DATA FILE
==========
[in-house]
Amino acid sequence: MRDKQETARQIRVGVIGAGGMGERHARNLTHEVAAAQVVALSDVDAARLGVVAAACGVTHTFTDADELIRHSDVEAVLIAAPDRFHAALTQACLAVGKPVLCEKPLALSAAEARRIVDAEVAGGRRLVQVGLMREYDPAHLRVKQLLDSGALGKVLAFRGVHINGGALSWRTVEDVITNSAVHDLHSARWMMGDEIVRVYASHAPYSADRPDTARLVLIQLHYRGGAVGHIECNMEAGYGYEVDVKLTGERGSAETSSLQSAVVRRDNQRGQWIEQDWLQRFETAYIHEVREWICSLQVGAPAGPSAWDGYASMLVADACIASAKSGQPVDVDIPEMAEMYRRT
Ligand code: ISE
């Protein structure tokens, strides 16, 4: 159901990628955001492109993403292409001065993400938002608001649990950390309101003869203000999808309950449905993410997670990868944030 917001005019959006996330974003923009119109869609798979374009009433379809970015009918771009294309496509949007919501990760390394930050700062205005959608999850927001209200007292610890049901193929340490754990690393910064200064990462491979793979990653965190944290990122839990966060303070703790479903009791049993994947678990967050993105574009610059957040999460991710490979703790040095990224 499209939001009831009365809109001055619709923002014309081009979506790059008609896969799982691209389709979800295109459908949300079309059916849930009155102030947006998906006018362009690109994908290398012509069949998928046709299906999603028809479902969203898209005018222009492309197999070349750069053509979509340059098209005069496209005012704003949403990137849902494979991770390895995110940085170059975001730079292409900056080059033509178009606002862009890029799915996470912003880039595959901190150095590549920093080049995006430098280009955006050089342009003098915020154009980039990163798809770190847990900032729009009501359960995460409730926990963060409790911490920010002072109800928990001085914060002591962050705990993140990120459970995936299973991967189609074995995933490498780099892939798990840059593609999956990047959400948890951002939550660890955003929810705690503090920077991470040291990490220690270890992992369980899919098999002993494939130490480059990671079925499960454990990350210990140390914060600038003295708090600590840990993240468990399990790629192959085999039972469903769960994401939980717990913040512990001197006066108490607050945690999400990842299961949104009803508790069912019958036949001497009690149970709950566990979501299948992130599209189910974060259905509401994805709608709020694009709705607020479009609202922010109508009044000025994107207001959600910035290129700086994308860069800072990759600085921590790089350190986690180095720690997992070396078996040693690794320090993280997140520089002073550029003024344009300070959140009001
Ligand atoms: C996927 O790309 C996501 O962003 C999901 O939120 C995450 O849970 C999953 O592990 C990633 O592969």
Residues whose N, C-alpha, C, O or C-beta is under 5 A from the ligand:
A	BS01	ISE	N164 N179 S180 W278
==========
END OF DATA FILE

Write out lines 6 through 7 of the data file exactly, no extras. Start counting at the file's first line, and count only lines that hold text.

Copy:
Residues whose N, C-alpha, C, O or C-beta is under 5 A from the ligand:
A	BS01	ISE	N164 N179 S180 W278